Former Supreme Court chief justice Beverley McLachlin and Taylor Owen, director of Centre for Media, Technology & Democracy, are co-chairs of the Canadian Commission on Democratic Expression. Peter MacLeod is the chair of the Canadian Citizens’ Assembly on Democratic Expression.
Last week’s Senate testimony by Facebook whistle-blower Frances Haugen, as well as the Wall Street Journal reporting on thousands of pages of internal research and communication that she leaked, have the potential to change the debate about regulating social media, and should inform how Canada does so.
There have, of course, been many controversies over Facebook and other social media platforms. There have been previous whistle-blowers, many leaks and regular government hearings around the world. But this time is different, for three reasons.
First, while civil society leaders, researchers, investigative journalists and policy-makers have long identified and documented the harms of social media, Ms. Haugen has provided us with detailed documentation of internal research. While Facebook has denied these harms, and been very reluctant to share data that would allow for their independent study, we now know that they knew. These problems include harming the well-being of our children, the proliferation of hate speech and undermining the integrity of our democratic norms.
Second, Ms. Haugen has also shed light on the causes of these harms. While Facebook and other social platforms would like to suggest they are simply mirrors of society, reflecting back our own prejudices, divisions and social problems, they also play an important role in shaping them. Their algorithms shape the behaviour of their users, playing an important role in who and what is seen and heard, and these algorithms are calibrated for engagement. It turns out that too often content that engages us is also content that causes harm. And they know that.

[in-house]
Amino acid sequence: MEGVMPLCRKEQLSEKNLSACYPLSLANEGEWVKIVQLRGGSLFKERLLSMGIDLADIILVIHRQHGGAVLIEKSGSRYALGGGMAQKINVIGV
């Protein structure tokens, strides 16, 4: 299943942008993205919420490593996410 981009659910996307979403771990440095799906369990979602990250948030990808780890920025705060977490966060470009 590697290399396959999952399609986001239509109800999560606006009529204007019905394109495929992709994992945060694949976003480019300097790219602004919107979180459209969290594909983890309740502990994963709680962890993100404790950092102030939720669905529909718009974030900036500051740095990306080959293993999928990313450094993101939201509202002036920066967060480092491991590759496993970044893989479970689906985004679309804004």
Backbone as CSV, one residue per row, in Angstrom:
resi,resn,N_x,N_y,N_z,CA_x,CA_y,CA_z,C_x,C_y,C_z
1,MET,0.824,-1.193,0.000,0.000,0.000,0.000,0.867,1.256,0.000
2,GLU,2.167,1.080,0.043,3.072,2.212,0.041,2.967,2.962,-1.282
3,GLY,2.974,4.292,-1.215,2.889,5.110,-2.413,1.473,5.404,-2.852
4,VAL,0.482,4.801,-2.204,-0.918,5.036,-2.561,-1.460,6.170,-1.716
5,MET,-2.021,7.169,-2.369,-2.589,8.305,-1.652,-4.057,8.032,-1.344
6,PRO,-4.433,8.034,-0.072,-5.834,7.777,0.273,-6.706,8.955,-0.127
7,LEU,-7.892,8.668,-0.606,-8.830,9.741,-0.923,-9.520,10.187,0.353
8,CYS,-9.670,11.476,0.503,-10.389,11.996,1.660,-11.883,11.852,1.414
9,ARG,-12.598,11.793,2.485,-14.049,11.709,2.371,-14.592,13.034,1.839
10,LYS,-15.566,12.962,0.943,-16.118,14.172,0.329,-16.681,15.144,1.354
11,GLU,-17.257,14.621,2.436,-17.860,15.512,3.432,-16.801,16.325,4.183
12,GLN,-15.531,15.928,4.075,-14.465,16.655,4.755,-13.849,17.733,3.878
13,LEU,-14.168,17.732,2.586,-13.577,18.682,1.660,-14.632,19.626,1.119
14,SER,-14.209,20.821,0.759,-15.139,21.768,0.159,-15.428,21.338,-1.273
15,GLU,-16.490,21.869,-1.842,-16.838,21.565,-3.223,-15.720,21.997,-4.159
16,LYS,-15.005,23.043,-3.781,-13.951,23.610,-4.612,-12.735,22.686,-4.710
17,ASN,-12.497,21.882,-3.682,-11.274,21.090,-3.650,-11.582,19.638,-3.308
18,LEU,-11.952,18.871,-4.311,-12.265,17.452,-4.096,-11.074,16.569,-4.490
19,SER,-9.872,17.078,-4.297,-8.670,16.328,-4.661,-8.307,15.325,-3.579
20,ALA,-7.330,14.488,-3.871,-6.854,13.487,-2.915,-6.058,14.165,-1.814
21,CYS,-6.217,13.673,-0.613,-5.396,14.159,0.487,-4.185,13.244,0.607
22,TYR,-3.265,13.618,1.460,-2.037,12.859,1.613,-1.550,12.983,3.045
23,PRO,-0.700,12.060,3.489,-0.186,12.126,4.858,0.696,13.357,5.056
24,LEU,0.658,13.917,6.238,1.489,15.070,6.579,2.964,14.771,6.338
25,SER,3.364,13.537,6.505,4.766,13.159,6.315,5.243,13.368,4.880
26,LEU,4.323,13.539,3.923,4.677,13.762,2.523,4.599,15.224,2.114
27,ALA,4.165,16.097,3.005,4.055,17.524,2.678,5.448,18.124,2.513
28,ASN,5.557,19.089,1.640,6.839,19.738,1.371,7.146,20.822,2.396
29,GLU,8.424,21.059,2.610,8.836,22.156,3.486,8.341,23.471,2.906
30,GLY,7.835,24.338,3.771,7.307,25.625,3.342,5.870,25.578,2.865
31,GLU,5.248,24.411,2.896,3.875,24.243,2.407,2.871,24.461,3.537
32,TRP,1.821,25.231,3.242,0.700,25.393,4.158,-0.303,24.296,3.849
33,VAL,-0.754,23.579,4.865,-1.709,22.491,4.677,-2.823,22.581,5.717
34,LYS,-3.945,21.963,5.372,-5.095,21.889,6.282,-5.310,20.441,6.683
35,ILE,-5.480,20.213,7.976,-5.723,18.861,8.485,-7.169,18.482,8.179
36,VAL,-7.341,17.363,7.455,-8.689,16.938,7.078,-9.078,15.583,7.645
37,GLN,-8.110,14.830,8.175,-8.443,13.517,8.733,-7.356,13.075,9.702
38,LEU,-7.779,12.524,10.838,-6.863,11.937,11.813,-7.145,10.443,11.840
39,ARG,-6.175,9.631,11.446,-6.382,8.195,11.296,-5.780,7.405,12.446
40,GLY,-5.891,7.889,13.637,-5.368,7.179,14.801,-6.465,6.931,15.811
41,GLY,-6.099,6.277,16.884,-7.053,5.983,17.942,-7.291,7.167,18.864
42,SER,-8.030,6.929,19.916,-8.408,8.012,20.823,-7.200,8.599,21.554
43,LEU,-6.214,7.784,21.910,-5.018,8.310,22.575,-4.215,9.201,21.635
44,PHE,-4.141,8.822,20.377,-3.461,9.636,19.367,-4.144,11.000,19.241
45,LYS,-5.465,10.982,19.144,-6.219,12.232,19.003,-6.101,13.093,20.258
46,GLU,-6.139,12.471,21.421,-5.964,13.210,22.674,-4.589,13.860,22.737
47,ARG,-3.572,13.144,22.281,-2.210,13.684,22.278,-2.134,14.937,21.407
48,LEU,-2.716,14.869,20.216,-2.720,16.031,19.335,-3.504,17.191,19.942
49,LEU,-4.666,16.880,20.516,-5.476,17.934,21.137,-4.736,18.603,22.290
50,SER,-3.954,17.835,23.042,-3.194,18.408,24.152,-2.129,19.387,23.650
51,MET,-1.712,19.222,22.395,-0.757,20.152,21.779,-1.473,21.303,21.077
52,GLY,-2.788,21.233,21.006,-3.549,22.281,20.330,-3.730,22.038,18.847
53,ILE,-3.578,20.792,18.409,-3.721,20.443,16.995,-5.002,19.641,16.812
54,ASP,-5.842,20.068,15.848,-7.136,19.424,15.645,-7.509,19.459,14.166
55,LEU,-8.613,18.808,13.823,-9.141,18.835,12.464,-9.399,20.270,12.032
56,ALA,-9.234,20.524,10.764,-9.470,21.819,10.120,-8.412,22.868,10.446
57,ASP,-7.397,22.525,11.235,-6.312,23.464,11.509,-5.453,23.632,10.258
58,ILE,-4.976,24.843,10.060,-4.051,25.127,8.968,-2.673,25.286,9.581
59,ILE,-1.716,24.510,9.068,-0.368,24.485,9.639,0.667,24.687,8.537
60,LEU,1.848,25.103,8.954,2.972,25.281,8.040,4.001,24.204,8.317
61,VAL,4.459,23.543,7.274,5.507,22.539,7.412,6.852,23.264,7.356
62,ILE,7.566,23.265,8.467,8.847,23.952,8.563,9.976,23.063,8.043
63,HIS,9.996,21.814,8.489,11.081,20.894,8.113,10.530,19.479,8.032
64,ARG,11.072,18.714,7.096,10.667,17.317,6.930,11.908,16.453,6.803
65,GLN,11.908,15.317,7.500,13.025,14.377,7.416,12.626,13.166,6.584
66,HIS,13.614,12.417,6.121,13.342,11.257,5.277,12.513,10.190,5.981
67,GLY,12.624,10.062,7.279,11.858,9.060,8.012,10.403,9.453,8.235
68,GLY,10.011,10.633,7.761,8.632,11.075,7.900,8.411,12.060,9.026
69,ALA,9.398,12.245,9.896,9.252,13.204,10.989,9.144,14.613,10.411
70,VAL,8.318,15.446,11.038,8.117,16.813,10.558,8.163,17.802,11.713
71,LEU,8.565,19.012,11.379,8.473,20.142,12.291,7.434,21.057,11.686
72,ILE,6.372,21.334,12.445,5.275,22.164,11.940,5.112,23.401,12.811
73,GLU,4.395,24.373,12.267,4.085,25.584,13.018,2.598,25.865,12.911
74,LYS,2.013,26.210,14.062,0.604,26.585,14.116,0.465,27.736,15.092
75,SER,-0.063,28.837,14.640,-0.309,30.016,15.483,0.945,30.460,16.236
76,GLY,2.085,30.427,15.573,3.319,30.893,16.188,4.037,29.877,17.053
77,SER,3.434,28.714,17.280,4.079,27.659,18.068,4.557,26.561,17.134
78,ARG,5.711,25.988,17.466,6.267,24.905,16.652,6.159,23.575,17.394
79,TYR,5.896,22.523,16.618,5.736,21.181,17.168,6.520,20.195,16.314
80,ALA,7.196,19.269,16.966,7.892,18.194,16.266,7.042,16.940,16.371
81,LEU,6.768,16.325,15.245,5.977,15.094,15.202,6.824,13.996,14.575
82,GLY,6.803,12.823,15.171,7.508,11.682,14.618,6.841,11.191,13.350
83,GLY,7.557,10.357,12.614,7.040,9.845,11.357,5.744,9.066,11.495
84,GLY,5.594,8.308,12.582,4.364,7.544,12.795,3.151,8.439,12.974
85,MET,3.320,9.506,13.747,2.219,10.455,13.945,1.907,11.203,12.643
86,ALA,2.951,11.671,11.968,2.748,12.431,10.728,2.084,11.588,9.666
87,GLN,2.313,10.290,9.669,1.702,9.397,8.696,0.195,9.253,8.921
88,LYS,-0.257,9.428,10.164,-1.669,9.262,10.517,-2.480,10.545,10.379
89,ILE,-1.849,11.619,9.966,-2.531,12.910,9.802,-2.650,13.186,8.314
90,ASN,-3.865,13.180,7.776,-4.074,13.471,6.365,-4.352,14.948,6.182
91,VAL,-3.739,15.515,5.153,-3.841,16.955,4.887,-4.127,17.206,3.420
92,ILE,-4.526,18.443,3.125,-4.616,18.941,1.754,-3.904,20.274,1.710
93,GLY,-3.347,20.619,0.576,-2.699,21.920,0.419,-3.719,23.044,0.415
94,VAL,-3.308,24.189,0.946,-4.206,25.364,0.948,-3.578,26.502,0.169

Third, Ms. Haugen’s leak demonstrates the limits and failures of relying on self-regulation to mitigate these harms. The documents she leaked and her testimony show that when faced with choices between minimizing the harm identified by their own research or maximizing profit though growth and engagement, Facebook often chose the latter. This should not be surprising. Facebook is one of the most profitable companies in history and it got here by being, since its founding, singularly focused on growth and by wiring its incentive structures for it.
In short, Ms. Haugen has finally focused our conversation on the right problem: corporate decisions, product design and incentive structures that too often prioritize profit and growth over public safety and democratic responsibility. Instead of starting with the outcome of this structural problem – harmful speech – Ms. Haugen rightly calls for governments to focus on ensuring greater accountability and transparency over the companies that shape it. Fortunately, we have many of the regulatory tools we need to solve this problem.
The Canadian government has spent the past year developing legislation to address online hate speech. It is understandable why this was targeted first; hate speech is experienced viscerally by both politicians and the public – especially minority and marginalized communities. There are certainly some sensible things that could be done to ensure that already illegal speech is sufficiently enforced online, as we recommended last year. And while proposed legislation has helpfully provided the governance architecture to regulate social media (a new regulator and a council of experts to advise it), the government has been criticized for empowering these new authorities to act as public censors, overly focusing on the symptom of the problem (harmful speech) at the expense of the cause (the scale and incentives of the platforms themselves).
We believe the government now has an opportunity to empower this new regulator to focus on precisely what Ms. Haugen calls for: accountability and transparency. This is why the Commission and Citizens’ Assembly on Democratic Expression, an initiative led by Canada’s Public Policy Forum, are focusing our work this year on policies that provide greater transparency into the behaviour and societal effects of these companies and greater accountability over their actions.
This is not a novel idea. It is precisely the oversight we demand of other sectors. We don’t simply trust Pfizer to develop a safe COVID-19 vaccine, we demand to see the evidence that it is safe. For social media, the policy tool kit could include better data sharing, transparency in the online ad market, robust auditing of algorithms, mandated harm and risk assessments, and exploring new forms of liability for the companies themselves.
This approach would minimize the hazards of restricting speech and instead focus on applying the same daylight provisions we demand of other industries. Greater transparency and accountability will make our public sphere healthier and strengthen our democracy. This is where governments should start.
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